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An international incident is a seemingly relatively small or limited action or clash that results in a wider dispute between two or more nation-states. International incidents can arise from unanticipated actions involving citizens, government officials, or armed units of one or more nation-states, or out of a deliberate but small provocative actions by espionage agents of one nation-state, or by terrorists, against another nation-state. [1]

An international incident usually arises during a time of relative peace between nation-states, and in general is, on the surface, an unexpected event. Conflicts that grow out of a series of escallating skirmishes between nation-states generally are not considered international incidents; however, terrorist actions can and often do become international incidents. However, historical views of past international incidents often reveal the incident was the flashpoint of a simmering conflict between nation-states, or organizations opposing nation-states.

Wars have often been provoked by international incidents, and diplomatic efforts to prevent international incidents from growing into full-scale armed conflicts often have been unsuccessful.

The term is also applied to various incidents that can disrupt international commerce, and to celebrities or other well-known people who commit gaffes or otherwise act inappropriately, causing the press and sometimes governments to criticize their actions.

The International Court of Justice keeps a list of legal disputes between nation-states, many of which result from international incidents. The Royal Mail of the United Kingdom keeps a list on its website of current international incidents that might disrupt mail service. The incidents listed may or may not conform to the definitions given above.

Contents

Examples of international incidents

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18th century

19th century

Early 20th century

Cold War era

Post-Cold War

On January 15, 2008, after throwing packages of malodorous acid onto the decks and attempting to entangle a hunting boat's propeller, two Sea Shepherd members boarded the Japanese whaling vessel Yushin Maru No. 2. Paul Watson stated that it was his intention to create an international incident through the boarding and expected detainment. They later stated that their intent had been to present a protest to its captain. Benjamin Potts, a 28-year-old cook from Sydney, Australia, and Giles Lane, a 35-year-old engineer from Leeds, United Kingdom, were detained by crew of the Yushin Maru No. 2.

On January 17, the Australian customs ship MV Oceanic Viking started preparation to transfer the two men held on the whaling vessel. On the morning of January 18, the two men were safely transferred to the MV Oceanic Viking. After an investigation by the Australian Federal Police, no criminal action was taken against the intruders.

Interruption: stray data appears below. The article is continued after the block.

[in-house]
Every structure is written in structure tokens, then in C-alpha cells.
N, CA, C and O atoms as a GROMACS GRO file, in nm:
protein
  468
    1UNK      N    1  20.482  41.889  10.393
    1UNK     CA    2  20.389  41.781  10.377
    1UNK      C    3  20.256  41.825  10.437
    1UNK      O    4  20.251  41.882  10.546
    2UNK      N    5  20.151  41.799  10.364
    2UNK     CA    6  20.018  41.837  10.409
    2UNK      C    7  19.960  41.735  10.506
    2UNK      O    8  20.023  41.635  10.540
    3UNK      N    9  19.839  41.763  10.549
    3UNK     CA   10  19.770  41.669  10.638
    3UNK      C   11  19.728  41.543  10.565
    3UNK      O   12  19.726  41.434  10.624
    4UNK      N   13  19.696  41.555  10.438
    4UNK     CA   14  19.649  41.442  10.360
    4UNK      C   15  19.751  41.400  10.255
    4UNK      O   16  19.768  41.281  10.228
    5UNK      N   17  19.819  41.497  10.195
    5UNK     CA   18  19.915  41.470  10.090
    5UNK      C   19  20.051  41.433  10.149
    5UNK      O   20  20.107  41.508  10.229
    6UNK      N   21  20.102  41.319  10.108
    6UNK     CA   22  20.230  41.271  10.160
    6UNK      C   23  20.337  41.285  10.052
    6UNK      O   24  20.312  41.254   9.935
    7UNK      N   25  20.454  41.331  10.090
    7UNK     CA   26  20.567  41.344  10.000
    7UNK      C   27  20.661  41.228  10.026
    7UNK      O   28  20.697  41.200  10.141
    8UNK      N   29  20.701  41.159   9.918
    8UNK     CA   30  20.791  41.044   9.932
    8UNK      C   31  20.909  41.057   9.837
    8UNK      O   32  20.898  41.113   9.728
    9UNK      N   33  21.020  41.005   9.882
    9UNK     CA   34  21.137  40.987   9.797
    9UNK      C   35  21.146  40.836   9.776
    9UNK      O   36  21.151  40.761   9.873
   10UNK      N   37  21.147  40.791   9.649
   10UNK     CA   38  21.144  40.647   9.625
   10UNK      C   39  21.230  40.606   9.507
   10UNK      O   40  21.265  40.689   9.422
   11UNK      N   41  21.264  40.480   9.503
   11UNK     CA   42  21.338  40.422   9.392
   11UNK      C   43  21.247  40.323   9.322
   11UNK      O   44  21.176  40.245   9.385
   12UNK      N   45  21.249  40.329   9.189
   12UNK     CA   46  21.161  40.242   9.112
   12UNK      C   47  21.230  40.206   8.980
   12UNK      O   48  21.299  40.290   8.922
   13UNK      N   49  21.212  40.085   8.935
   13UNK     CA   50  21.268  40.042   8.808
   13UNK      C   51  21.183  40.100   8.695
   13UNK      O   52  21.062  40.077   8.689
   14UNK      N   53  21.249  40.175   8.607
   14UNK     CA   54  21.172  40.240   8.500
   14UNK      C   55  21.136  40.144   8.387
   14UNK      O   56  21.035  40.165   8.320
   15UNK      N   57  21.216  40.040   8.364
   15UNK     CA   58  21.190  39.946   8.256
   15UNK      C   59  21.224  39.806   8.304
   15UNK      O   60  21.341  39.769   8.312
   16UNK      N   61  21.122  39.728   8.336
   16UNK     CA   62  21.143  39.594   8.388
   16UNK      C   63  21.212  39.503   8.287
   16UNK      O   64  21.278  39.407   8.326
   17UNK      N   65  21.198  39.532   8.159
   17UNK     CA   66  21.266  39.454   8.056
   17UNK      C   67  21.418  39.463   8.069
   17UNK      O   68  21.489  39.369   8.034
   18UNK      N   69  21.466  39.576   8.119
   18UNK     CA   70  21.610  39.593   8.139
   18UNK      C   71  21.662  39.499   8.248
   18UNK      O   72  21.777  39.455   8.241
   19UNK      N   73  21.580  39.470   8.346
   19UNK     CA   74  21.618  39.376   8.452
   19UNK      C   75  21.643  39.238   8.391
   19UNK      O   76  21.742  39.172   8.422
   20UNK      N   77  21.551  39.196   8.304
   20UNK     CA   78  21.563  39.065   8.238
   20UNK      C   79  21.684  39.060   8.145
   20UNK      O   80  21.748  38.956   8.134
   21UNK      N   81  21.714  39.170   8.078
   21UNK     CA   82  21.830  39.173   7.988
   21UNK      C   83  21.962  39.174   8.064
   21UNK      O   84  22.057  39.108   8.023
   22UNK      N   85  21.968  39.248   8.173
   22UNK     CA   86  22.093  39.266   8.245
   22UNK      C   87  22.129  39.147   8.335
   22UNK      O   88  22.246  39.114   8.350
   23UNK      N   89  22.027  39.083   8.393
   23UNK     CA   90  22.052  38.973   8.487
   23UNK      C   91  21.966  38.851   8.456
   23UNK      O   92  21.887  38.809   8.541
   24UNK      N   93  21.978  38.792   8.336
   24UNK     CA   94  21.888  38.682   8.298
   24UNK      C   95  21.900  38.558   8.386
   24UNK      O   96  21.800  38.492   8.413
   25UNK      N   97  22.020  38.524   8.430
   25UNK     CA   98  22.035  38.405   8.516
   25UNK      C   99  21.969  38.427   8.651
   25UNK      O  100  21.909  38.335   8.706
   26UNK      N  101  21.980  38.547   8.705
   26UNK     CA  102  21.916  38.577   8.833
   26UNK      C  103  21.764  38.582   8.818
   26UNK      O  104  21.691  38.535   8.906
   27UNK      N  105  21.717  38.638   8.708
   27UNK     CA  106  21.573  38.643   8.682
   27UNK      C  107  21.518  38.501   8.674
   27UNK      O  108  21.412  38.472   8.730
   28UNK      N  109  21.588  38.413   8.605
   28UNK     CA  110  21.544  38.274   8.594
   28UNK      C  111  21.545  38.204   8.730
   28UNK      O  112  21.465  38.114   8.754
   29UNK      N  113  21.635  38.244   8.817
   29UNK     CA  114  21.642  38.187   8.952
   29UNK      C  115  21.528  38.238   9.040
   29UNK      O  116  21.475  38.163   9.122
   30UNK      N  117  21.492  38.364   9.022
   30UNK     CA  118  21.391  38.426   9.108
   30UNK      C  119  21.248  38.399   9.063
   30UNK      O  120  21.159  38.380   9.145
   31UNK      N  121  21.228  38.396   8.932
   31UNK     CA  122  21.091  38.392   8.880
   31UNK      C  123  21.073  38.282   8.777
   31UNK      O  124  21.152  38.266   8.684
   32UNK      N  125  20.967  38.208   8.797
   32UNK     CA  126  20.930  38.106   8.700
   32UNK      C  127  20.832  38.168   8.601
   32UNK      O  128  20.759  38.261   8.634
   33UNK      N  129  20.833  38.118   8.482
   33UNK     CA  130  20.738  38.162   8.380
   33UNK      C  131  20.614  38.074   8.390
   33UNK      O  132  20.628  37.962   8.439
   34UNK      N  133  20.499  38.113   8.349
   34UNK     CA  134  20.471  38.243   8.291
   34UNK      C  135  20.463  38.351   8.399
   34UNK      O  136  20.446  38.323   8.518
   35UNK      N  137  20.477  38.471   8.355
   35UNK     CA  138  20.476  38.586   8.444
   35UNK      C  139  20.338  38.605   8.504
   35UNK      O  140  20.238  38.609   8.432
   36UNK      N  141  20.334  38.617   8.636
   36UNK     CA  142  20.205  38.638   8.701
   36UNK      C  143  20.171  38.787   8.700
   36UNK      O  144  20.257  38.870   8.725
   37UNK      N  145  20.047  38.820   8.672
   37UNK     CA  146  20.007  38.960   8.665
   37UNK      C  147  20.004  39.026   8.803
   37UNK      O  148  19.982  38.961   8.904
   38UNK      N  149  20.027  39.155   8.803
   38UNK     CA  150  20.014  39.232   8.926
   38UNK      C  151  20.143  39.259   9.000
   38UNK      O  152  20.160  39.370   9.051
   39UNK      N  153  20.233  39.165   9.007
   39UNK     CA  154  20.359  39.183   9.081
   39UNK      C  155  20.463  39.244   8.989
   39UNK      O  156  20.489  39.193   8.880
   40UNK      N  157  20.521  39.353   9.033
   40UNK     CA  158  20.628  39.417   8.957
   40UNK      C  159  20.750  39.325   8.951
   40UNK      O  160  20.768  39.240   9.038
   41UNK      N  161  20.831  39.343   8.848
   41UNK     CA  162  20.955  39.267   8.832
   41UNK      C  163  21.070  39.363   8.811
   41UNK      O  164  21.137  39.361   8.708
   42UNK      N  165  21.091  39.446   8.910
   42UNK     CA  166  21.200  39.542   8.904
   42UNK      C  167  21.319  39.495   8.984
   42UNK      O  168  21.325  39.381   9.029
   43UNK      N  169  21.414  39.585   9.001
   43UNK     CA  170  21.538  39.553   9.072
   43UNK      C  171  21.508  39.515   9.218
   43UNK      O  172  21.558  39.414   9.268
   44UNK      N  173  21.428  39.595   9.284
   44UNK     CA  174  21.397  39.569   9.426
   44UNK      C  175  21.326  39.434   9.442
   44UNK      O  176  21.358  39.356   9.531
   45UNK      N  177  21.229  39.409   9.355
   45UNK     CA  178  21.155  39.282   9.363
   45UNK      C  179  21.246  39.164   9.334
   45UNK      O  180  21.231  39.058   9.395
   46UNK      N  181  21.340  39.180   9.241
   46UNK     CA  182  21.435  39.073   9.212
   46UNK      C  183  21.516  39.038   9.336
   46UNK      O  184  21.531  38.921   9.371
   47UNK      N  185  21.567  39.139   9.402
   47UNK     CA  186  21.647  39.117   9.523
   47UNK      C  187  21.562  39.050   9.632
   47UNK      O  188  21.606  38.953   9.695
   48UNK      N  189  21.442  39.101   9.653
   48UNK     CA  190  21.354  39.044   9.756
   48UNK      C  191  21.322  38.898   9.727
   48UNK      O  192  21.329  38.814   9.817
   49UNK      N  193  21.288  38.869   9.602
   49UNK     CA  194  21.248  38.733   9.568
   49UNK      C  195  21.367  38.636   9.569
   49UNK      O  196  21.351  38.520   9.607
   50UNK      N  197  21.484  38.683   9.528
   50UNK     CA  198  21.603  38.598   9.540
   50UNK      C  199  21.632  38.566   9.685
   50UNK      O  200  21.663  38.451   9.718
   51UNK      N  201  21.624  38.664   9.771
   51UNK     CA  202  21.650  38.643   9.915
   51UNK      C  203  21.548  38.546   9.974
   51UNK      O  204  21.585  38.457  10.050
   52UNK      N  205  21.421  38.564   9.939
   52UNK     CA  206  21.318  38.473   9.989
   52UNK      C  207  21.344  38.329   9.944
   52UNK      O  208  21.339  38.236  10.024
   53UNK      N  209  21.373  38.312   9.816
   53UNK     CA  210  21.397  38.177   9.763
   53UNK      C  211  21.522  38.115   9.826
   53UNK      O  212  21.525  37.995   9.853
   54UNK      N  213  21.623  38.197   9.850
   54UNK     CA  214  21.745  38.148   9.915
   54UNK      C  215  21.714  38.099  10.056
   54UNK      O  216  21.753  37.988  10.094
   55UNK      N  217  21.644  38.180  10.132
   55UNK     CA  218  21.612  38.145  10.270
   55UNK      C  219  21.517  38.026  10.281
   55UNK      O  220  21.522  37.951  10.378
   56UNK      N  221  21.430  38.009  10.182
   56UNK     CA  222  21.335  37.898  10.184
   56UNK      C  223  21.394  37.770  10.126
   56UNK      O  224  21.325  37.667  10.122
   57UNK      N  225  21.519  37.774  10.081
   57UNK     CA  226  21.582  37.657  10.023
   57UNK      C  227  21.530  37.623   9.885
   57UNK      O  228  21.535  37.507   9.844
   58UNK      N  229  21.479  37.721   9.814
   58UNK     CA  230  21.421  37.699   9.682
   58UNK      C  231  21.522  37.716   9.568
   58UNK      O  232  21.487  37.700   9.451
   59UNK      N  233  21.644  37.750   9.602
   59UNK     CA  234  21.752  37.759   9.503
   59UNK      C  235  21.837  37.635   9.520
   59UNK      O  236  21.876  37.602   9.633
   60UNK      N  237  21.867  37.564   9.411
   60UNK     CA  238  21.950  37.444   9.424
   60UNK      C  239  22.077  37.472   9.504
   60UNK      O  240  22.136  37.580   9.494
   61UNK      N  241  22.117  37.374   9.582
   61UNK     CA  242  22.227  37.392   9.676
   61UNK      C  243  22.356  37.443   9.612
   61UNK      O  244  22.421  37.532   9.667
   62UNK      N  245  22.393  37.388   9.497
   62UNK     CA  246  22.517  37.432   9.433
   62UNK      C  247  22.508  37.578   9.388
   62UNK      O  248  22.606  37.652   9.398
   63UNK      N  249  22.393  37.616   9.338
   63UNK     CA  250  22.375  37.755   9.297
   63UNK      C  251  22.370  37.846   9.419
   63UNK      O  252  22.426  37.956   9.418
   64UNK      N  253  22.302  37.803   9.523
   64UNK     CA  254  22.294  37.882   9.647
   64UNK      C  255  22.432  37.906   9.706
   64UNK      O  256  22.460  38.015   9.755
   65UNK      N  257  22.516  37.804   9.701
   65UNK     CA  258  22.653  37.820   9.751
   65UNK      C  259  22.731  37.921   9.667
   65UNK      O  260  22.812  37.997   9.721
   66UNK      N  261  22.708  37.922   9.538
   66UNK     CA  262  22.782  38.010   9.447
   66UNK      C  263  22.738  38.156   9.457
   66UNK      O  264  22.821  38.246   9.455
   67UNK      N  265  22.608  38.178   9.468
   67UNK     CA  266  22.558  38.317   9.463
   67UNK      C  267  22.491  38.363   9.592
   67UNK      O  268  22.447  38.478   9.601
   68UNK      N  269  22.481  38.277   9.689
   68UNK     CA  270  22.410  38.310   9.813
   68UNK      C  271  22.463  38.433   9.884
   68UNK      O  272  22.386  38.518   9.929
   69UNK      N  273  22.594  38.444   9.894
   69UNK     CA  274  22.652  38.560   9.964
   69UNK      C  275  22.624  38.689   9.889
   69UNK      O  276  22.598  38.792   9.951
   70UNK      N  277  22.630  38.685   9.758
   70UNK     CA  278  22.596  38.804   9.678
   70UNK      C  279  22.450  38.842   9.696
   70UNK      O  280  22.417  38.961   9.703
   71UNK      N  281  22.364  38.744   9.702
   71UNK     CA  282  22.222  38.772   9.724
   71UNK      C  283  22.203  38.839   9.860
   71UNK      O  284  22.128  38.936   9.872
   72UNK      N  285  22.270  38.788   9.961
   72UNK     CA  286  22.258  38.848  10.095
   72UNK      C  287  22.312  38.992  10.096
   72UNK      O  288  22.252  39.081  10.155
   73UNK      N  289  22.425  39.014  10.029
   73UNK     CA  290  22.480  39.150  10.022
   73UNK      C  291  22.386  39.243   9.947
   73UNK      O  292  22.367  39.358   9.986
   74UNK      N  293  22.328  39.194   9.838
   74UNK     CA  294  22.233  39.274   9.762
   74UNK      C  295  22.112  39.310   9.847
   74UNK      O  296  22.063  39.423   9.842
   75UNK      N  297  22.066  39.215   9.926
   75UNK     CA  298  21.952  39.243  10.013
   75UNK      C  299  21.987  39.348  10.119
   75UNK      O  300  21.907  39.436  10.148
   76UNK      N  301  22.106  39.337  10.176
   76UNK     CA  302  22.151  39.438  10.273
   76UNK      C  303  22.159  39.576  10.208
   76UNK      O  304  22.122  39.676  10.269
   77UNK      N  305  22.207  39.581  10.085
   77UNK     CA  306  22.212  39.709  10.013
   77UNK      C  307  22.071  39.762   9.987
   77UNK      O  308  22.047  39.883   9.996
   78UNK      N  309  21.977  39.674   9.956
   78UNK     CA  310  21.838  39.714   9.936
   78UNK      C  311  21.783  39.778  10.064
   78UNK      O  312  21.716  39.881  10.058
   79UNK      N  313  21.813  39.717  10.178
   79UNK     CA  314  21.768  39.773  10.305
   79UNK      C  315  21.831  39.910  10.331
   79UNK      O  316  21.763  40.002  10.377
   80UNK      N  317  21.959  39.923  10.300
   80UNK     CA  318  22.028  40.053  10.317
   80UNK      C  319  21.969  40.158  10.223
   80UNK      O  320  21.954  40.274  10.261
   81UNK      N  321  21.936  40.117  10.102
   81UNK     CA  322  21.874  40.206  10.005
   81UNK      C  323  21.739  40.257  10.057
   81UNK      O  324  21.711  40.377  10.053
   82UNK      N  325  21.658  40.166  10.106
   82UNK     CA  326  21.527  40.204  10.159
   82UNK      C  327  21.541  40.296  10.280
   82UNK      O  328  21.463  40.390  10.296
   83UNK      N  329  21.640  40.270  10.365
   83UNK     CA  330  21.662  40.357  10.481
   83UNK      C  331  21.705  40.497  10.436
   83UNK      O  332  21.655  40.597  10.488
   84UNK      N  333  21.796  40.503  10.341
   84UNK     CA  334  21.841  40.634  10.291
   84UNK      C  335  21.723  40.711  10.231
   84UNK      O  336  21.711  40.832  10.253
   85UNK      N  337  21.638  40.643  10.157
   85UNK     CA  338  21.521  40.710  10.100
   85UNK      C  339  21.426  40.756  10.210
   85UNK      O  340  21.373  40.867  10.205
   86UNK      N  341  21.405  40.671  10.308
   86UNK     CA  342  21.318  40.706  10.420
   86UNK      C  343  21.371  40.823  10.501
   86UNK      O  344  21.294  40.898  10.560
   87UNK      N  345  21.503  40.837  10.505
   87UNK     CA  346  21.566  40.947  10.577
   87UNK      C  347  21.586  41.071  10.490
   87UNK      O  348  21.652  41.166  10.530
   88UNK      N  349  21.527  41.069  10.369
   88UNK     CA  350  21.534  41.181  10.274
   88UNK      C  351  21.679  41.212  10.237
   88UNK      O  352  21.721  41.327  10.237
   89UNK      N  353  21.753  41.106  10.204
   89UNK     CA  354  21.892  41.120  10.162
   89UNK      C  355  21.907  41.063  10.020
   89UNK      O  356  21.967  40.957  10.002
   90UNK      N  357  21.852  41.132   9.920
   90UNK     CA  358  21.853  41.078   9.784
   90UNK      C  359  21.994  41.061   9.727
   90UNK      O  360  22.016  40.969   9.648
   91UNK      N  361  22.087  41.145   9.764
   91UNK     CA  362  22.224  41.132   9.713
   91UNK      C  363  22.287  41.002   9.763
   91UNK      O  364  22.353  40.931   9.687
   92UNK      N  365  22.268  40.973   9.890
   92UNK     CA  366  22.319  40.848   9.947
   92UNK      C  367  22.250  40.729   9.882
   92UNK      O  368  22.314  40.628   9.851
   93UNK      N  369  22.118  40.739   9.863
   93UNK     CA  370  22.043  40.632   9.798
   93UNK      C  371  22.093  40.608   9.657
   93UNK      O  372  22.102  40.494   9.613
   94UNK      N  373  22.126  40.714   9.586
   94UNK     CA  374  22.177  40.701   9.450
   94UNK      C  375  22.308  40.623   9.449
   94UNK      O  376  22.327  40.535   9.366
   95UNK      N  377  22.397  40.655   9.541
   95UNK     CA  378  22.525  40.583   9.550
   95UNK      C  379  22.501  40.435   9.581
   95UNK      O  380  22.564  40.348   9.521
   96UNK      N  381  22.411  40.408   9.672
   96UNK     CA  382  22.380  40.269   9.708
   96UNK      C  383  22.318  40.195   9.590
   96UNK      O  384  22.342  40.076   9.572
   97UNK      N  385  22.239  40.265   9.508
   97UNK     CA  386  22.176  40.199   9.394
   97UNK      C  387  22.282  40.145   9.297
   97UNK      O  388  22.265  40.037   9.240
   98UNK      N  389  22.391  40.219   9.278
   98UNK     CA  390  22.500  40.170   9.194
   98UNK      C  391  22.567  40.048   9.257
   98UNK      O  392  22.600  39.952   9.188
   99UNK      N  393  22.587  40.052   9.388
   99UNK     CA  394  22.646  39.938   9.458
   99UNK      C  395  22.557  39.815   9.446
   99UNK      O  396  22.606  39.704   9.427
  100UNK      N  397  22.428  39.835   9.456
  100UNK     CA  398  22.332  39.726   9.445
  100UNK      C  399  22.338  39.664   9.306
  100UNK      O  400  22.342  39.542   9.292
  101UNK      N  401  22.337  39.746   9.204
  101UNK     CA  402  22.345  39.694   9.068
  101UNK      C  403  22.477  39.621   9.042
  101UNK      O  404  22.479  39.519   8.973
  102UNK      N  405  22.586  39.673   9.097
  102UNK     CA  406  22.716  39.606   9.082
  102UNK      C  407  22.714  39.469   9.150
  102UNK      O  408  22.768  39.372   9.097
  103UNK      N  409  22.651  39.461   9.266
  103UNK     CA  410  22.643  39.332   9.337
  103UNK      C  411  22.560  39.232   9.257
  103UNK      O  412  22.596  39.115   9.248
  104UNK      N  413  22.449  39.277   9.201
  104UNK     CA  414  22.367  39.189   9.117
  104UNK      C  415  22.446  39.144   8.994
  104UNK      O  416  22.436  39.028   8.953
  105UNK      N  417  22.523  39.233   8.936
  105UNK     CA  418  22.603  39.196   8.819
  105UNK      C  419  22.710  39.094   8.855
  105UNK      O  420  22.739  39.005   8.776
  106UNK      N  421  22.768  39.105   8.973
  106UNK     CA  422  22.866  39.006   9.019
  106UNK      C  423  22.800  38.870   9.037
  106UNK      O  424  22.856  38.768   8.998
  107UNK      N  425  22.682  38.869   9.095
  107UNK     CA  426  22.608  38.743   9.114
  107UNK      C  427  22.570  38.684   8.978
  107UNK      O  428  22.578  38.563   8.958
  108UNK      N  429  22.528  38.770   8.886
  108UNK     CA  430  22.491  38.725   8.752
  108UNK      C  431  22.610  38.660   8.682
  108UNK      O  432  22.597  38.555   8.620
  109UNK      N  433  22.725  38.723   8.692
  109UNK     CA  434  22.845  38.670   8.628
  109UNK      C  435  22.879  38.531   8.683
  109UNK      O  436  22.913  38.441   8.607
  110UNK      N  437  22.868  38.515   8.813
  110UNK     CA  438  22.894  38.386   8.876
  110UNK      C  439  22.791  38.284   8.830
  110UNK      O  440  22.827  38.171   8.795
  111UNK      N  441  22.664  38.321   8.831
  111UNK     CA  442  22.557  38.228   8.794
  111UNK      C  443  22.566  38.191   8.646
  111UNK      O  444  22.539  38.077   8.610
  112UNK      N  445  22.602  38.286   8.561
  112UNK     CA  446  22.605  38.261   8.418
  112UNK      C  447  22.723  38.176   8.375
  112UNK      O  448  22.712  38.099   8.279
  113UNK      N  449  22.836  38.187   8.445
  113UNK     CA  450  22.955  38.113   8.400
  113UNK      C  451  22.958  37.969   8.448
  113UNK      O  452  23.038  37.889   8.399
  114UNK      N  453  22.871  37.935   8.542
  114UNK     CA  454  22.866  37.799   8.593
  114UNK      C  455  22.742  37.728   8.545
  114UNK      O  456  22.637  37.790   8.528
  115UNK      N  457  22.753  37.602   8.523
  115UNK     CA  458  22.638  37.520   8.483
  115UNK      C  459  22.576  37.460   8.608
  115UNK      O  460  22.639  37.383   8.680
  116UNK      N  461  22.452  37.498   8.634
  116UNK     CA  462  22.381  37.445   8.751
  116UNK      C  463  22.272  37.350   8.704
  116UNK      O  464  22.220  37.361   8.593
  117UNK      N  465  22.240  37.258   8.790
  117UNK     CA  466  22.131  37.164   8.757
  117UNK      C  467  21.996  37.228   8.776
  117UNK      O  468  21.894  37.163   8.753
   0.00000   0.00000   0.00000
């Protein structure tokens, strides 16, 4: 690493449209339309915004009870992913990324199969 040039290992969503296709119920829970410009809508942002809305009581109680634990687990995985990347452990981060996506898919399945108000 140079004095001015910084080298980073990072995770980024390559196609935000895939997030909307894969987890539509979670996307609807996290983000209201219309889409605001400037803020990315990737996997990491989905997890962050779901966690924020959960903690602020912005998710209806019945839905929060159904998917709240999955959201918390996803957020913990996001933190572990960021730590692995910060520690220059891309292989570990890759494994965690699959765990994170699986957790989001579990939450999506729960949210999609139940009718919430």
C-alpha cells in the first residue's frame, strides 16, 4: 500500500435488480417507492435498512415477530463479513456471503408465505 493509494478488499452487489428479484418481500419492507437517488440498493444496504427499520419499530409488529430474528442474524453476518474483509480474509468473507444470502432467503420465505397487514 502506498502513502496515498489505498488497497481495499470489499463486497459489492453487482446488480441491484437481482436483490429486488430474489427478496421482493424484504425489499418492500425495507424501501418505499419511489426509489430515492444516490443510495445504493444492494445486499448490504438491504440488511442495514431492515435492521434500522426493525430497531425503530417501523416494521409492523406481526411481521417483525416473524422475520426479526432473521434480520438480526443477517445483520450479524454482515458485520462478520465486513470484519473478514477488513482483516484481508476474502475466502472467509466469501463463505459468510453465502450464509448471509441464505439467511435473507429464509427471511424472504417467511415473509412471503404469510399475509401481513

See also

External links

Notes

  1. ^ "What is an international incident", article written by Sherry Holetzky, at wiseGeek.com ( http://www.wisegeek.com/what-is-an-international-incident.htm ).

An international incident is a seemingly relatively small or limited action or clash that results in a wider dispute between two or more nation-states. International incidents can arise from unanticipated actions involving citizens, government officials, or armed units of one or more nation-states, or out of a deliberate but small provocative actions by espionage agents of one nation-state, or by terrorists, against another nation-state. [1]

An international incident usually arises during a time of relative peace between nation-states, and in general is, on the surface, an unexpected event. Conflicts that grow out of a series of escallating skirmishes between nation-states generally are not considered international incidents; however, terrorist actions can and often do become international incidents. However, historical views of past international incidents often reveal the incident was the flashpoint of a simmering conflict between nation-states, or organizations opposing nation-states.

Wars have often been provoked by international incidents, and diplomatic efforts to prevent international incidents from growing into full-scale armed conflicts often have been unsuccessful.

The term is also applied to various incidents that can disrupt international commerce, and to celebrities or other well-known people who commit gaffes or otherwise act inappropriately, causing the press and sometimes governments to criticize their actions.

The International Court of Justice keeps a list of legal disputes between nation-states, many of which result from international incidents. The Royal Mail of the United Kingdom keeps a list on its website of current international incidents that might disrupt mail service. The incidents listed may or may not conform to the definitions given above.

Contents

Examples of international incidents

18th century

19th century

Early 20th century

Cold War era

Post-Cold War

See also

External links

Notes

  1. ^ "What is an international incident", article written by Sherry Holetzky, at wiseGeek.com ( http://www.wisegeek.com/what-is-an-international-incident.htm ).

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